Clay Shirky needs to stop drinking kool-aid laced sterno. In his book, Here Comes Everybody, he concludes with this amazing news!

Judyta Szaciłło
If you have spent the last 20 years of your life in blissful ignorance of what was happening around you, it may as well turn out to be a fascinating book for you. However, if you are capable of watching the world around you and making your own conclusions, I wouldn't bother in your place, and I feel sorry that I did. It was a waste of time as I have not learnt anything new. The narrative flows nicely enough, but there are far too many repetitions, too many occurrences of only slightly rephrased ...more
Patrick Brown
A life-changing book, comparable to The Omnivore's Dilemma in how it reshaped my thinking on a subject. Highly recommended for anyone interested in how the web is impacting social interaction. While Shirky can drift into techno-utopianism from time to time, he seems to always look at the world with fresh eyes. Unlike other writers on the subject, Shirky's prose is clear, and his examples are quite convincing. ...more
The hallmark of revolution is that the goals of the revolution cannot be contained by the institutional structure of the existing society. p107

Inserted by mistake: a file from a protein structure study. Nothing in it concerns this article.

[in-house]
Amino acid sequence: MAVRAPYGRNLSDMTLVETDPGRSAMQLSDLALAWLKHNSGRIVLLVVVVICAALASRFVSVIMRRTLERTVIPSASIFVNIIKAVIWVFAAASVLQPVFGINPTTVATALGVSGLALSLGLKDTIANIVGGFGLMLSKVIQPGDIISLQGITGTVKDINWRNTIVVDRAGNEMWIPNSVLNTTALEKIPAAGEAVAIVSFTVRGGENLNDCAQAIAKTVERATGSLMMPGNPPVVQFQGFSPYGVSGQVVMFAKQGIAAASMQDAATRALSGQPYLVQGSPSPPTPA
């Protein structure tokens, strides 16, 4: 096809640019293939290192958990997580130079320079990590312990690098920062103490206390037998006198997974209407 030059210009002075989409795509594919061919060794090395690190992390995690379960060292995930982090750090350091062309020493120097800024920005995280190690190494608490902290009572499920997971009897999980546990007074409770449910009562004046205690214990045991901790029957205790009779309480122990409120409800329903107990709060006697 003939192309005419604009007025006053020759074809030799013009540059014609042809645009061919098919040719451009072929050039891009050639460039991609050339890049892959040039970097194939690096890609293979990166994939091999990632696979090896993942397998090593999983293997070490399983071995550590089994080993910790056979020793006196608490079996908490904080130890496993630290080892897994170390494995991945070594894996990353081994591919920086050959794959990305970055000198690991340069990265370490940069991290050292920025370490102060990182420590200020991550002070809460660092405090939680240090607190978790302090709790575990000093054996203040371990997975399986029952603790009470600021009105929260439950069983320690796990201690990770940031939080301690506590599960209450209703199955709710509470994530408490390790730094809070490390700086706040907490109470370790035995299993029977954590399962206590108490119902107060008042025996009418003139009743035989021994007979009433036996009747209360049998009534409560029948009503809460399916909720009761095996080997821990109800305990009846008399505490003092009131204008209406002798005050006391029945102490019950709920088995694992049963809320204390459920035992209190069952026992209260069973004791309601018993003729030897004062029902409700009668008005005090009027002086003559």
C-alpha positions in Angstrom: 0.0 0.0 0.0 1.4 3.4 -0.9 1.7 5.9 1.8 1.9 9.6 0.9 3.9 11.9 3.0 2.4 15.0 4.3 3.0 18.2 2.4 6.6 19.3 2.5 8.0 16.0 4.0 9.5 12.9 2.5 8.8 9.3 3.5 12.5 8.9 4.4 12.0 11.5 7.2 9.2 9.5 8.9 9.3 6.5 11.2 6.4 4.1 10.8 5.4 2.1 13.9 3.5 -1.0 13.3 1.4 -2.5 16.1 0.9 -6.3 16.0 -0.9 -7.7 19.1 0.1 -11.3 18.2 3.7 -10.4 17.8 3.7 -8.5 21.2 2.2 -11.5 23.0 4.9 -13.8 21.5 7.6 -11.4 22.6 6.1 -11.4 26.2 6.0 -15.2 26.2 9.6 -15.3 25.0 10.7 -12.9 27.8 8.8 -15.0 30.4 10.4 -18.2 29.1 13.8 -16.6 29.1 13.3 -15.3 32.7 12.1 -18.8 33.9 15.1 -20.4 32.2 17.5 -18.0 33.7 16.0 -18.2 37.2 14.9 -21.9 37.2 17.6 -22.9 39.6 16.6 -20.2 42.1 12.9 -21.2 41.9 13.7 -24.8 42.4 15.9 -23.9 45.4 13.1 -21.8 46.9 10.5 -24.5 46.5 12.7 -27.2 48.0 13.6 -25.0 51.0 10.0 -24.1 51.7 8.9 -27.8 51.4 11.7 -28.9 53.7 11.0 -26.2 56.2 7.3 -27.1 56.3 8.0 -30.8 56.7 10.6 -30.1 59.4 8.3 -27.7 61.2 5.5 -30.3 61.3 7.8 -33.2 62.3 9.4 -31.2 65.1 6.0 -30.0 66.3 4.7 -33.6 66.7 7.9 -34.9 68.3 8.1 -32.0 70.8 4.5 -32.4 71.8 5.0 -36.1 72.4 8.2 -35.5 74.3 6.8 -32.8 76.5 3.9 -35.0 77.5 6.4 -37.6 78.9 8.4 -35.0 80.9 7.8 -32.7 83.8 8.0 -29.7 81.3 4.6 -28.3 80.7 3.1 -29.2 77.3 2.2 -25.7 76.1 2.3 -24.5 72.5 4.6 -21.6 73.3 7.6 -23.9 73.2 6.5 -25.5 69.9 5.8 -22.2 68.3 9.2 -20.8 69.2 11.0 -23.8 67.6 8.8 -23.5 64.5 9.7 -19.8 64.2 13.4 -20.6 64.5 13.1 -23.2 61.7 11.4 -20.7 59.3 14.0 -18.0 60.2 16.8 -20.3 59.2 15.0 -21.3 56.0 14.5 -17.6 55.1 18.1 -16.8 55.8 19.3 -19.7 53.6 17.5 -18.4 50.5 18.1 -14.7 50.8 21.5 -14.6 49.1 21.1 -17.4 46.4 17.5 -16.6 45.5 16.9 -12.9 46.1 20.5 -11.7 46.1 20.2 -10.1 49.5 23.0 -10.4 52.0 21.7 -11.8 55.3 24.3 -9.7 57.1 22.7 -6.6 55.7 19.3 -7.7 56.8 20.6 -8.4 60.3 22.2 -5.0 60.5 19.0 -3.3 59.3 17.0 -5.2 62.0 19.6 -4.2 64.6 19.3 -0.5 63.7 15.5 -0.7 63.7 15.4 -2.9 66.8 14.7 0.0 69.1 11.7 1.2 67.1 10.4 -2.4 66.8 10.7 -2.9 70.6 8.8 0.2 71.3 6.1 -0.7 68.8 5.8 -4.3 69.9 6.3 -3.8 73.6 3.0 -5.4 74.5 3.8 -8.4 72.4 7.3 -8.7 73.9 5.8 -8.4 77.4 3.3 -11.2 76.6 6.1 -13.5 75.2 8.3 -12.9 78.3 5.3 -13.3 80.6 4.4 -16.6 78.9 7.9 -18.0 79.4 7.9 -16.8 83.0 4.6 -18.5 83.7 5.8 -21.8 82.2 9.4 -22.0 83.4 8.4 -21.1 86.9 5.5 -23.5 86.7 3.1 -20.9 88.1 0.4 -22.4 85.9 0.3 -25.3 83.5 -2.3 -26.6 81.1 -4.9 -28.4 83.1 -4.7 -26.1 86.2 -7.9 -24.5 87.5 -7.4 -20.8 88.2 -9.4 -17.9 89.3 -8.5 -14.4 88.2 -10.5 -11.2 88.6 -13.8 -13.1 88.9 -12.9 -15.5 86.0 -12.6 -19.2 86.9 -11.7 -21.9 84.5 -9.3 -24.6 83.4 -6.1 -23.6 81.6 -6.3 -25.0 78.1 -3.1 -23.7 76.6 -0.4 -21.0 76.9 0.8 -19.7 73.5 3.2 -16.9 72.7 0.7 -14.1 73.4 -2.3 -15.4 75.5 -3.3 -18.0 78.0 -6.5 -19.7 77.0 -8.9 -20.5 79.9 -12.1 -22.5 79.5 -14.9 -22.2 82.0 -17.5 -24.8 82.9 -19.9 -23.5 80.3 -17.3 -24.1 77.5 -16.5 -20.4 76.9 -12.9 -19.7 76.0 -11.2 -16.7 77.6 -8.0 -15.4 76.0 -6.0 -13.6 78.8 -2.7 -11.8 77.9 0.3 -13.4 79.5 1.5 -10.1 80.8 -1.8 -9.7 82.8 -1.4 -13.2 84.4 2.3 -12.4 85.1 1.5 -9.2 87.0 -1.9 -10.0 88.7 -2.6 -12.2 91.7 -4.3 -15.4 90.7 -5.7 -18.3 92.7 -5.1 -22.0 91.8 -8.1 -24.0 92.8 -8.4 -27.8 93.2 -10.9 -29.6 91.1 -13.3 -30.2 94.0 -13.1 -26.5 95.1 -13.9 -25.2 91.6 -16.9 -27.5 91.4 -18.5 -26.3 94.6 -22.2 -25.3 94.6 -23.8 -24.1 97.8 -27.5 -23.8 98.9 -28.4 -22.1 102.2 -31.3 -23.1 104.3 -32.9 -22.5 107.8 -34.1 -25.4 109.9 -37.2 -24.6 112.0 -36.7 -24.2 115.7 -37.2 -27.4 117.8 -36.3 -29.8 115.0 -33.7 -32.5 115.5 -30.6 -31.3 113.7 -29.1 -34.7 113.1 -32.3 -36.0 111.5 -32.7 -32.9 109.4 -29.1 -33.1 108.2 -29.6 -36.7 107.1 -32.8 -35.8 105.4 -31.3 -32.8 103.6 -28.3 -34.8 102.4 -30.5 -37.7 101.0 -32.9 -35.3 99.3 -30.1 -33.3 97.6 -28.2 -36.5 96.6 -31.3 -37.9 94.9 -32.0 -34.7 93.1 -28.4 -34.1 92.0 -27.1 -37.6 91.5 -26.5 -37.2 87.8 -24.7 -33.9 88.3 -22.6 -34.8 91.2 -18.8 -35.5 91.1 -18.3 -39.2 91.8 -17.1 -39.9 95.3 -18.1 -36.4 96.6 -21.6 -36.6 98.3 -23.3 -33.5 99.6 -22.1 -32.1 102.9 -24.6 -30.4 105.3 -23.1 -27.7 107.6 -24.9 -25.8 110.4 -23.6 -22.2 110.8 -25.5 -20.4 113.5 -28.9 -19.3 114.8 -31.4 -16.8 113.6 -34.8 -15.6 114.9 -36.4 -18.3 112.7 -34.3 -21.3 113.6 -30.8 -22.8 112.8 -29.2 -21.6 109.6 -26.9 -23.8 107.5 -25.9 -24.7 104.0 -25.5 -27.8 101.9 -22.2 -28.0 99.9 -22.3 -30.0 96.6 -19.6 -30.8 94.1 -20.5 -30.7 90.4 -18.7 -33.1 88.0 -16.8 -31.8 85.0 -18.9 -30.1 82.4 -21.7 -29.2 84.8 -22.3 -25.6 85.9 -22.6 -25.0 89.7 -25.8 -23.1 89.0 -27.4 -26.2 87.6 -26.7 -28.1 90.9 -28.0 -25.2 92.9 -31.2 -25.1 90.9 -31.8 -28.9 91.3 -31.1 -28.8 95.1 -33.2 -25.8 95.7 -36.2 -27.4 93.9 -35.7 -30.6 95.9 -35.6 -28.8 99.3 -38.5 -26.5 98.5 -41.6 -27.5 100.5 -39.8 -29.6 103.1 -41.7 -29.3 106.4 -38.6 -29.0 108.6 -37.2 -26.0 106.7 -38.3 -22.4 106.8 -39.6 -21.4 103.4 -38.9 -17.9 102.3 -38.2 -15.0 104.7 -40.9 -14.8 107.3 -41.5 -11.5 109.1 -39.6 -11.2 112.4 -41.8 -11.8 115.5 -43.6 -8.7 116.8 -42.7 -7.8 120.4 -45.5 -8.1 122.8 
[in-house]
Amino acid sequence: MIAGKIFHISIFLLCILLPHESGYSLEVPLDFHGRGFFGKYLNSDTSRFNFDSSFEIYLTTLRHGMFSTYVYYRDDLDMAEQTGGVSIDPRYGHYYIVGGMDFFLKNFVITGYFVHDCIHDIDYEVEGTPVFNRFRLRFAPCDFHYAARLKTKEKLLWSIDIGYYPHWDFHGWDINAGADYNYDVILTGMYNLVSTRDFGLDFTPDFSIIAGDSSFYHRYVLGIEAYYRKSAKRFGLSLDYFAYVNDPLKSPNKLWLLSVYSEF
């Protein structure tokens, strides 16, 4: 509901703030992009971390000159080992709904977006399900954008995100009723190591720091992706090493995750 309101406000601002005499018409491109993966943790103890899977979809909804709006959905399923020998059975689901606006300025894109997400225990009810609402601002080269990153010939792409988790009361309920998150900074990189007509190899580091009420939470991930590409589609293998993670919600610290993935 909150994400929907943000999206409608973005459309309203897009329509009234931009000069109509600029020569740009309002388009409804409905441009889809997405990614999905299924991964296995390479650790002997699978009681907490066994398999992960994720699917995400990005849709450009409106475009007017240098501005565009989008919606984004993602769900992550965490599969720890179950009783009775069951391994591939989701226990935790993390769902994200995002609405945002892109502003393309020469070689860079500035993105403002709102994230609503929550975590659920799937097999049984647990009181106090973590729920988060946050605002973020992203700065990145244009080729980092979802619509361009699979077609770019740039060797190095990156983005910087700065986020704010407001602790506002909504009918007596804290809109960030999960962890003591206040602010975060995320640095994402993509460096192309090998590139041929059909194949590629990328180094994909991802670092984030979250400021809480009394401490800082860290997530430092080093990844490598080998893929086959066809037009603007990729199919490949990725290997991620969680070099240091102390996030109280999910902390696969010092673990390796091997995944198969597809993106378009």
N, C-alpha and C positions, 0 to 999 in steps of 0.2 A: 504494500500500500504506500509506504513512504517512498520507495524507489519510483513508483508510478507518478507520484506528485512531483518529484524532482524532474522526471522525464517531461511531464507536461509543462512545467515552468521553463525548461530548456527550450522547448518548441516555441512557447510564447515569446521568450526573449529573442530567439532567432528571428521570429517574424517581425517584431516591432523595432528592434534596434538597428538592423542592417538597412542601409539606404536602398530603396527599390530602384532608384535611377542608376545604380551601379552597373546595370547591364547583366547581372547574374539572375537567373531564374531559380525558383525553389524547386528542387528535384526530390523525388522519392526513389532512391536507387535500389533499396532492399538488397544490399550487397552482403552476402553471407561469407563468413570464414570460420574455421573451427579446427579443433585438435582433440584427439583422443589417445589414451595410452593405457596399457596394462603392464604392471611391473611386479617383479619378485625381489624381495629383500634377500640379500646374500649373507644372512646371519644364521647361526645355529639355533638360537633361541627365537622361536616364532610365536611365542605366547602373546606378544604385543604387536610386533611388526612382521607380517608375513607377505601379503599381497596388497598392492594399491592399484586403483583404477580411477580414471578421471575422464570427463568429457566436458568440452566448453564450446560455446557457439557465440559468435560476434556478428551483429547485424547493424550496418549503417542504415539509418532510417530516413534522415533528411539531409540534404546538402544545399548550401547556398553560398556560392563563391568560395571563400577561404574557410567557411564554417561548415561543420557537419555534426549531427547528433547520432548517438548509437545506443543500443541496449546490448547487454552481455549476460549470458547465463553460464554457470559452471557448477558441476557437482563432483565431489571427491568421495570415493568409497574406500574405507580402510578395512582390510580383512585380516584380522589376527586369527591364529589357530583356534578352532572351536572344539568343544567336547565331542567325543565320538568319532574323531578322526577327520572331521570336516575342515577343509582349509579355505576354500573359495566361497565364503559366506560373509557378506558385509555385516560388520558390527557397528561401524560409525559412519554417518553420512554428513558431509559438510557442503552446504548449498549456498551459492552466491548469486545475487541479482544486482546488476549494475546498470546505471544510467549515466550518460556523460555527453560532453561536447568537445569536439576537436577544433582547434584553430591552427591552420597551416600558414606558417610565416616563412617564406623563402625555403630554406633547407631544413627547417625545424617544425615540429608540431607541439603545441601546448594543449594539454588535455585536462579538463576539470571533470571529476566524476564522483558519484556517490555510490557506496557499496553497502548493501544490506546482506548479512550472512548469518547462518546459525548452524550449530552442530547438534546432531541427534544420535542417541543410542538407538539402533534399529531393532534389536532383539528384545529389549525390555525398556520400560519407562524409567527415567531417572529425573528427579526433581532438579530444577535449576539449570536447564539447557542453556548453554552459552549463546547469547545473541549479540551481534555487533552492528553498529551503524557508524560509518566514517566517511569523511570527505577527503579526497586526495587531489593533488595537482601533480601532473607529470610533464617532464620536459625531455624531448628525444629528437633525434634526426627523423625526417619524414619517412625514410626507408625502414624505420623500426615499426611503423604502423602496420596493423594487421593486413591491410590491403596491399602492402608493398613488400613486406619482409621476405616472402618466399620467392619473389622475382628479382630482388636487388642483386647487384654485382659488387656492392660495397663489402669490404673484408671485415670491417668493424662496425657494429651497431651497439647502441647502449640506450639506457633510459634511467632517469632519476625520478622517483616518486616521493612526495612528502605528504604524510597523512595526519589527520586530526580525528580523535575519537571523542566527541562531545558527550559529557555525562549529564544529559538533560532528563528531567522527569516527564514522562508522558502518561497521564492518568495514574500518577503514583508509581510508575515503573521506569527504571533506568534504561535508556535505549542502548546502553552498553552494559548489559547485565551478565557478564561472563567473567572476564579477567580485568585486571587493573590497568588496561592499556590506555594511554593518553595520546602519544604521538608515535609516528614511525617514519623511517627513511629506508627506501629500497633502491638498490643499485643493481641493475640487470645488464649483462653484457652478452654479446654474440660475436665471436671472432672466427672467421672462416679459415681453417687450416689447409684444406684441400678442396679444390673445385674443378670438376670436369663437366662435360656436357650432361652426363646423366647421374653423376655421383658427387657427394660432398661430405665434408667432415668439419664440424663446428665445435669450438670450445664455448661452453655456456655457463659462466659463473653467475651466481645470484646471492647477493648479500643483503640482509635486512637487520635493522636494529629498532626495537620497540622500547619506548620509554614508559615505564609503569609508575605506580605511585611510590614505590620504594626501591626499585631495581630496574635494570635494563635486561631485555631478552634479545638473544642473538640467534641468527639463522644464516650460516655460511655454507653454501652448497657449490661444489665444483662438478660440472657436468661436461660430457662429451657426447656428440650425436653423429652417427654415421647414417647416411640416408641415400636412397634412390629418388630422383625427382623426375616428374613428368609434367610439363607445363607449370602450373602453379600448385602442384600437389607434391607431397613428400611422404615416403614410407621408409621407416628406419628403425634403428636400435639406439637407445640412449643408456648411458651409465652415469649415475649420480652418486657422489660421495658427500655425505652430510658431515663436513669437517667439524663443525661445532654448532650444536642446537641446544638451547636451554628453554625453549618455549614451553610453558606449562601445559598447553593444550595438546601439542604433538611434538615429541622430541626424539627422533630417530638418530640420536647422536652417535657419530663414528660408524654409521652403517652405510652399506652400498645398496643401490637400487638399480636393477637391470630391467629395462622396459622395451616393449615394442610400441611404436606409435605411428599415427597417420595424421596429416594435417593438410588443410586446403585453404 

The tech revolution that CS documents here continues to disrupt not only the way business is done but the way we think about business. This includes not only our business relations but extends insidiously to all our relationships, including our intimate ones. CS seems to believe that this is the cutting edge of exciting developments foreshadowing a time w
Bernard O'Leary
Jan 27, 2017 rated it really liked it
A book that describes the exciting new text-messaging service called Twitter can only be described as quaint, but I see how it would have been revolutionary at the time of publication. Shirky understood the significance of online collaboration back then, at a time when everyone else thought MySpace was an amusing toy.

He also comes close to guessing, at various points, that these changes won't all necessarily be positive. For the most part, he sticks with the tech-utopian populist vision of a wo
Hezekiah Brown
May 22, 2017 rated it really liked it  ·  review of another edition
Shelves: non-fiction, rhetoric